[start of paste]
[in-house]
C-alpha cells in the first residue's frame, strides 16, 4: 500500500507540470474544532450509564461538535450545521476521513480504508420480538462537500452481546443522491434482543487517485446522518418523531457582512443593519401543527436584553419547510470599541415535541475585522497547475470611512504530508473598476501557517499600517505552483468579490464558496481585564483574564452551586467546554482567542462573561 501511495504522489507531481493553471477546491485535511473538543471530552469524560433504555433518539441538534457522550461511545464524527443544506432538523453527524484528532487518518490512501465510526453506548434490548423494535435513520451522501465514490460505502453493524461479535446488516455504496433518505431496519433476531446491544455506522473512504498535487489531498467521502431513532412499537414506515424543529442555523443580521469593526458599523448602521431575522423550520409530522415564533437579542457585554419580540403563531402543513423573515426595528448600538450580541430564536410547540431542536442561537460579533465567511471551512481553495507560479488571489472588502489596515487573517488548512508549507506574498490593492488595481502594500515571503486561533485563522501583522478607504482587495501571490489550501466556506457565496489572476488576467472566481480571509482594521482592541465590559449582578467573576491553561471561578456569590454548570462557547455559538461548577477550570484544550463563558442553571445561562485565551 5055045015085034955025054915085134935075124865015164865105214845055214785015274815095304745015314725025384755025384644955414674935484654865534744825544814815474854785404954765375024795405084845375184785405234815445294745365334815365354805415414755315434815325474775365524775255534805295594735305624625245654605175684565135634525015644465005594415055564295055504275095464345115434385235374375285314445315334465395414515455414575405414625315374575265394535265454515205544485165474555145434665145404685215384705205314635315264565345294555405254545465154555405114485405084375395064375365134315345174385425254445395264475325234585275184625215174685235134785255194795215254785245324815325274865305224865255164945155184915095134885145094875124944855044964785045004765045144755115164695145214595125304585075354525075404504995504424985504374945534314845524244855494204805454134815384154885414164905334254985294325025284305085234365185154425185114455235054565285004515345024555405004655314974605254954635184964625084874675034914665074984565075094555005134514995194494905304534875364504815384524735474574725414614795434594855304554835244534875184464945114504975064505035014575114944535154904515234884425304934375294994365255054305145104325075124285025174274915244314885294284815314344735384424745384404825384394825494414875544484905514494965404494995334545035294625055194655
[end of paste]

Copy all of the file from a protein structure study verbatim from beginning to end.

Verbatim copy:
[in-house]
C-alpha cells in the first residue's frame, strides 16, 4: 500500500507540470474544532450509564461538535450545521476521513480504508420480538462537500452481546443522491434482543487517485446522518418523531457582512443593519401543527436584553419547510470599541415535541475585522497547475470611512504530508473598476501557517499600517505552483468579490464558496481585564483574564452551586467546554482567542462573561 501511495504522489507531481493553471477546491485535511473538543471530552469524560433504555433518539441538534457522550461511545464524527443544506432538523453527524484528532487518518490512501465510526453506548434490548423494535435513520451522501465514490460505502453493524461479535446488516455504496433518505431496519433476531446491544455506522473512504498535487489531498467521502431513532412499537414506515424543529442555523443580521469593526458599523448602521431575522423550520409530522415564533437579542457585554419580540403563531402543513423573515426595528448600538450580541430564536410547540431542536442561537460579533465567511471551512481553495507560479488571489472588502489596515487573517488548512508549507506574498490593492488595481502594500515571503486561533485563522501583522478607504482587495501571490489550501466556506457565496489572476488576467472566481480571509482594521482592541465590559449582578467573576491553561471561578456569590454548570462557547455559538461548577477550570484544550463563558442553571445561562485565551 5055045015085034955025054915085134935075124865015164865105214845055214785015274815095304745015314725025384755025384644955414674935484654865534744825544814815474854785404954765375024795405084845375184785405234815445294745365334815365354805415414755315434815325474775365524775255534805295594735305624625245654605175684565135634525015644465005594415055564295055504275095464345115434385235374375285314445315334465395414515455414575405414625315374575265394535265454515205544485165474555145434665145404685215384705205314635315264565345294555405254545465154555405114485405084375395064375365134315345174385425254445395264475325234585275184625215174685235134785255194795215254785245324815325274865305224865255164945155184915095134885145094875124944855044964785045004765045144755115164695145214595125304585075354525075404504995504424985504374945534314845524244855494204805454134815384154885414164905334254985294325025284305085234365185154425185114455235054565285004515345024555405004655314974605254954635184964625084874675034914665074984565075094555005134514995194494905304534875364504815384524735474574725414614795434594855304554835244534875184464945114504975064505035014575114944535154904515234884425304934375294994365255054305145104325075124285025174274915244314885294284815314344735384424745384404825384394825494414875544484905514494965404494995334545035294625055194655